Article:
If you are like me, you will get a 5G phone because of the high bandwidth it offers. However, there is a lot more to 5G than just fast data. In fact, one of the appealing features of 5G is low bandwidth communication. This is useful for edge devices that perform infrequent and low volume data transfers and depend on long battery life. Prior to 5G many devices relied on 2G or 3G for data transfer which came with very high power requirements and costs, due to cellular overhead. 5G adds support for Narrow Band IoT (NB-IoT) communication for power sensitive devices.
However, simply taking a radio architecture designed for higher bandwidth and applying it to NB-IoT leaves a lot to be desired. The best analogy I can come up with is why SUVs initially drove like trucks. If you take a truck chassis and build an SUV on it, what you will get is a car that rides like a truck.
Synopsys does a good job of highlighting this in a recent webinar video that introduces their new NB-IoT ARC Communications IP Subsystem for Wireless Narrowband IoT designs. The video was done in conjunction with Santa Clara based Palma Ceia Semidesign who collaborated with Synopsys to develop a complete hardware/software NB-IoT Solution. Rich Collins, PMM at Synopsys for ARC Processors & Subsystems starts by describing what is new and different about 5G’s NB-IoT.
Rather than take a wide band cellular LTE modem and adapt it to NB-IoT, Synopsys has taken the approach of eliminating unnecessary hardware and moving much of the functionality into software running on a specifically designed processor. This has many advantages. There is a shortened development cycle for the smaller hardware implementation. It is also more flexible and can easily be adapted to changing standards. Synopsys provides a full software kit to support Base Comms and the NB-IoT User Equipment Stack.
The processor at the heart of this Subsystem is the ARC EM11D. It combines high efficiency control with ultra low power DSP operations. Its ARC Processor EXtension (APEX) mechanism is useful for adding application specific extensions in the form of hardware RTL. It features a single cycle 16+16 MAC that efficiently supports PHY data processing. There is also a development library with rich DSP functions.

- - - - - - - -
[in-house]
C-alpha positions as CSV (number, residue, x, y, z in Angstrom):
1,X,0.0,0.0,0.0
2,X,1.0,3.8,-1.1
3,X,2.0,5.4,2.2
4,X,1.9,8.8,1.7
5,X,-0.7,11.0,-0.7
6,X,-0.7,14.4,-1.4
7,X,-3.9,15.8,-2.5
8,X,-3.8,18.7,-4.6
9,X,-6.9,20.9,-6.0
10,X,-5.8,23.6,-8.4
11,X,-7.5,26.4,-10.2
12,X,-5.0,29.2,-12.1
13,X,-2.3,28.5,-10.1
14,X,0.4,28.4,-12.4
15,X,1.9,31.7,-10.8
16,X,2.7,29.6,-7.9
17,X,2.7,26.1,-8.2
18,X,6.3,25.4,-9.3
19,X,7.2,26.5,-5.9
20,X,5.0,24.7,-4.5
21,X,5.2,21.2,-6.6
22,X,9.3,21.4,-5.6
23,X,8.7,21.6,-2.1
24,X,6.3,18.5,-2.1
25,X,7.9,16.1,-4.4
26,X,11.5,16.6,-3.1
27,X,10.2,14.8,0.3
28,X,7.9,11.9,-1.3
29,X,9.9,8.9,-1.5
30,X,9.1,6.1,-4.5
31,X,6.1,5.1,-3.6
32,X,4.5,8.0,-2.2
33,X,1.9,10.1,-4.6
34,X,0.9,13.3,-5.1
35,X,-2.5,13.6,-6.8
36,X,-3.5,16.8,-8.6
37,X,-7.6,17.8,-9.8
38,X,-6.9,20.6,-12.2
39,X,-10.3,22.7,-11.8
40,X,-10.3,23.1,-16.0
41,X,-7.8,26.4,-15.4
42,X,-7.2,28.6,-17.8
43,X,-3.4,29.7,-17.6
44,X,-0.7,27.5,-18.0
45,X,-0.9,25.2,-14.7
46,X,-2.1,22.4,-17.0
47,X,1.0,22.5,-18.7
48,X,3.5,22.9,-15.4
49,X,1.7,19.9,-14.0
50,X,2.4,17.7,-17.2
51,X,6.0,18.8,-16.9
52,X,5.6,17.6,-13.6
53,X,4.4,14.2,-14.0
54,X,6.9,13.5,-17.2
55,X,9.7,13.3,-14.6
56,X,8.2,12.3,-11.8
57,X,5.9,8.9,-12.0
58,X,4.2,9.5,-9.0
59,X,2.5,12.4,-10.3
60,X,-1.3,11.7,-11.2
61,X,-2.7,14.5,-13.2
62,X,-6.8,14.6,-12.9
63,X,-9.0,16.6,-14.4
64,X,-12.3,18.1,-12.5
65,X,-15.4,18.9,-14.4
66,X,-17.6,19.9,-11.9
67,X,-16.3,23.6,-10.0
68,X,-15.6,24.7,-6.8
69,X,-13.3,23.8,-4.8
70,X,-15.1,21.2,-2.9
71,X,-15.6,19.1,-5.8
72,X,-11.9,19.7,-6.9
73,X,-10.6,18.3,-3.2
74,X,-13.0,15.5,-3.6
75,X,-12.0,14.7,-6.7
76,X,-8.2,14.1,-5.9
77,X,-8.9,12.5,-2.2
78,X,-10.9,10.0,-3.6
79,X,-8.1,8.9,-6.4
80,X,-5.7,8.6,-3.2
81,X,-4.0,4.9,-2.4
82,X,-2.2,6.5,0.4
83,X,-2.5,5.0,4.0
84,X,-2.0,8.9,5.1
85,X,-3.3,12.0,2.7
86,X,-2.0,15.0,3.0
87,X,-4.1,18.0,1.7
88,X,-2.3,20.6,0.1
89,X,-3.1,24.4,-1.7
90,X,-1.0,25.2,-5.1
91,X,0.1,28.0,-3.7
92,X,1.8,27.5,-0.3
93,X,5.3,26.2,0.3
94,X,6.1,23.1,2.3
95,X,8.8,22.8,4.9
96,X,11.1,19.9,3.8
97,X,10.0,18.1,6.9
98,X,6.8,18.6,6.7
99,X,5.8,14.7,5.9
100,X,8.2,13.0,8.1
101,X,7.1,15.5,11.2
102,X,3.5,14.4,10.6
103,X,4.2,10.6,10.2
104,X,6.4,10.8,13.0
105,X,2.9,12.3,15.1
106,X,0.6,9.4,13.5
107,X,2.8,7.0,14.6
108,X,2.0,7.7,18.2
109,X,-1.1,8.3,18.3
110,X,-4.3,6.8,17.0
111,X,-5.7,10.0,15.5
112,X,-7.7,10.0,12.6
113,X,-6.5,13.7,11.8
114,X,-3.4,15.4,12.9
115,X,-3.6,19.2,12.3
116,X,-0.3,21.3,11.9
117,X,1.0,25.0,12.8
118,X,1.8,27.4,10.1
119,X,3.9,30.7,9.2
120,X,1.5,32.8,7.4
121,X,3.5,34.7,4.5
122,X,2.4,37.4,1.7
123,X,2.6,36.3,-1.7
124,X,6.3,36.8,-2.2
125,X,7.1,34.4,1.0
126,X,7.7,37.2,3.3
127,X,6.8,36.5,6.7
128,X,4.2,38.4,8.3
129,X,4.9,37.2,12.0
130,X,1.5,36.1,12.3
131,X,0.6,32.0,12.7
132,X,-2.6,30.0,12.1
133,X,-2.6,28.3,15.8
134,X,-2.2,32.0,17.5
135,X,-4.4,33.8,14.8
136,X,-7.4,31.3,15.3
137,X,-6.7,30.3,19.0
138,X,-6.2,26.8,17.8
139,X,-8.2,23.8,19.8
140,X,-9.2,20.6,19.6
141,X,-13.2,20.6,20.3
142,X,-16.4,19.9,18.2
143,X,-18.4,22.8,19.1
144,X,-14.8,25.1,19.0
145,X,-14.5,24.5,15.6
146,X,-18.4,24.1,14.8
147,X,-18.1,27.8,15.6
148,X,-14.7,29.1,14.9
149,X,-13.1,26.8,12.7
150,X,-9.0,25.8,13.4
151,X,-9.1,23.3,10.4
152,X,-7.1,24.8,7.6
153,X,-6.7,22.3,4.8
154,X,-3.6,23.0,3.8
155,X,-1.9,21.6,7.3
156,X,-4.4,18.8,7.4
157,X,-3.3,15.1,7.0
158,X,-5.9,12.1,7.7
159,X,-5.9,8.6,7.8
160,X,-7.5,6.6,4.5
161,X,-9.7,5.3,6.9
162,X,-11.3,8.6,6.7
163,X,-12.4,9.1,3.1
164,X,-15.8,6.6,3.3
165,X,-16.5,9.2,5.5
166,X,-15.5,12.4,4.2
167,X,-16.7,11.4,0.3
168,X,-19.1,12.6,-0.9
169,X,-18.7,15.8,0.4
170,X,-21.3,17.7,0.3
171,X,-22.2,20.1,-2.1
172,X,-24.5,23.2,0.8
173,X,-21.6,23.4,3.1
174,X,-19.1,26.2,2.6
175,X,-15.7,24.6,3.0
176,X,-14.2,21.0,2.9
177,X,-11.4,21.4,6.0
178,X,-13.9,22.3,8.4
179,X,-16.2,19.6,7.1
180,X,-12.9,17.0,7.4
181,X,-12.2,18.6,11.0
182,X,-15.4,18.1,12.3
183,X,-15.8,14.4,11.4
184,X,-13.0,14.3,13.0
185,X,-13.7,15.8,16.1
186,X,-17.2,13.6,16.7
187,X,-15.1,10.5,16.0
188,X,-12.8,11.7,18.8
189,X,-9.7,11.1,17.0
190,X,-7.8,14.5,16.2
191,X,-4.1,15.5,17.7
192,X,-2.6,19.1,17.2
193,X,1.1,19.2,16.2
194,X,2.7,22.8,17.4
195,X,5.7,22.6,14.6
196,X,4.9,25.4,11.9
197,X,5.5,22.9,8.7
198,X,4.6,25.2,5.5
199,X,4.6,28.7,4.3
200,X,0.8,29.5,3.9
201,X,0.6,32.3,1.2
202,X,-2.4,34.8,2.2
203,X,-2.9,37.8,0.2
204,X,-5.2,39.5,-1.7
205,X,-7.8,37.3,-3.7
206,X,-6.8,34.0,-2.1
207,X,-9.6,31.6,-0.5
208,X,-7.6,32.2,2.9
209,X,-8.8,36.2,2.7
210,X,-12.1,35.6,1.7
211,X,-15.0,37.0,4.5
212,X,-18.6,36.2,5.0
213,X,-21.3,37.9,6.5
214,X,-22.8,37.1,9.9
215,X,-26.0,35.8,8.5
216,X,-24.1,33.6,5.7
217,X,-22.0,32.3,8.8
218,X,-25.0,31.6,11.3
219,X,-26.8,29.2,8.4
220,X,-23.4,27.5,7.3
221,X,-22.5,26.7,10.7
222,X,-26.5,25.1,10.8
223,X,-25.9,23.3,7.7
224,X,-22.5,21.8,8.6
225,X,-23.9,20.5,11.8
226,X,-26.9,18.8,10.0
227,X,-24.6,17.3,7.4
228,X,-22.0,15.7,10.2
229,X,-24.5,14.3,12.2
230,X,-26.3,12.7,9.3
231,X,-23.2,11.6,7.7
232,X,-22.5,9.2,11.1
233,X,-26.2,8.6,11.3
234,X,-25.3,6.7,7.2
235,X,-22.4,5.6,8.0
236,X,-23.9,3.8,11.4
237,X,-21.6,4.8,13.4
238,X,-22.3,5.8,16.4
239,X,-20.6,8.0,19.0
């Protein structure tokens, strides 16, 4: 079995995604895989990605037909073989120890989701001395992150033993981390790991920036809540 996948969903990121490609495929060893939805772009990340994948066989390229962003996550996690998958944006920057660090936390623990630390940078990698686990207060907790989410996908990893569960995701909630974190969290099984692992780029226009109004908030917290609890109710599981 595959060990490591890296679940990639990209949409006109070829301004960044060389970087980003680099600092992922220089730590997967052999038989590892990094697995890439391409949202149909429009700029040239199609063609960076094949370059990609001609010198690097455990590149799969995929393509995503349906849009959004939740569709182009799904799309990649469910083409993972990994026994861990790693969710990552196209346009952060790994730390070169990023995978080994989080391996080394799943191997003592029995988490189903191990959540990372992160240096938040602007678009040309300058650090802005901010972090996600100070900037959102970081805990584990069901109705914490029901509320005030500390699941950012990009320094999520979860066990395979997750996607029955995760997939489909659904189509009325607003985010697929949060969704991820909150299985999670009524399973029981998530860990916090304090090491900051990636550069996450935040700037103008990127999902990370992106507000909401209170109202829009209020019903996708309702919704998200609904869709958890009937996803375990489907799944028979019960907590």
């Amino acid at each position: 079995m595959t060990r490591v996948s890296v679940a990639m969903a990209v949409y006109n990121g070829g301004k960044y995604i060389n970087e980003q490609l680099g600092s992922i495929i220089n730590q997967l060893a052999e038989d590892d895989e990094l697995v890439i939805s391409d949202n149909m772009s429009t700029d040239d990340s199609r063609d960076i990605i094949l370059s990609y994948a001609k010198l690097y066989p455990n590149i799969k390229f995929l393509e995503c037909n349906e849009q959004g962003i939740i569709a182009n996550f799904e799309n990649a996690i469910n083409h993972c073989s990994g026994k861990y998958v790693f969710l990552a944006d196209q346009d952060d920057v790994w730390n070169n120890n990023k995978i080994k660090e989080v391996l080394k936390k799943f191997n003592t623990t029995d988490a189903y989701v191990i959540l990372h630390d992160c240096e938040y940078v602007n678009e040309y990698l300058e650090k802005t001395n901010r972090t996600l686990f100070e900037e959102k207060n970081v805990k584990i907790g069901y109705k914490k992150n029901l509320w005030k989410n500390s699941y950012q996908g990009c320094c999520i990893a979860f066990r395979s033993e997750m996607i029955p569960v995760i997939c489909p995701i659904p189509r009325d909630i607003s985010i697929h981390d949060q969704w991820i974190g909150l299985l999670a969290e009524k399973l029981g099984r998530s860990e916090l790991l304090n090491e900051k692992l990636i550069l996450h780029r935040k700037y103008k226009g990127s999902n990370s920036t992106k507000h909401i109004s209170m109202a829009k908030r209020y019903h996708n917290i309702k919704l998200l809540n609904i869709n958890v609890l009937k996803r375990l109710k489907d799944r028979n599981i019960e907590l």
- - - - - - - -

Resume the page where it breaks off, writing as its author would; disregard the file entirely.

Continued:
The NB-IoT subsystem has many features that enable low power communications. The Digital Front End facilitates integration with RF transceivers. Viterbi and trig functions are handled in hardware through APEX instructions. There are standard AHB/APB busses that help with SoC integration. There are also standard peripheral interfaces that can be used for power management, as well as RF and host connectivity. The subsystem also possesses flexible power management features with customer programmable power modes.
Rich talks about the needs of a complete IoT SoC using their IP based system concept. The IoT comms subsystem is combined with tRoot HSM for iSIM to provide SIM functionality and security. An RF transceiver, such as the Palma Ceia PCS NB-IoT Transceiver, eFlash and RAM/ROM round out the system, providing everything needed for a fully functional IoT SoC that can use 5G networks and have standby battery life of over 10 years.
At the end of the webinar Rich discusses a demo platform they assembled that shows the feasibility of the complete solution. 5G NB-IoT will be used in medical/fitness devices, smart cities, smart agriculture, industrial automation and many other applications. With the roll out of 5G, NB coverage will be available in places that never had low cost and low power service. There is rapid adoption in the US, Europe and Asia. Undoubtably there will be a high demand for SoCs that support NB-IoT. I’d suggest the Synopsys/Palma Ceia webinar video to anyone who has an interest in this topic. It is available on the Synopsys website and goes into much more detail on the ARC Communications IP Subsystem and RF transceiver.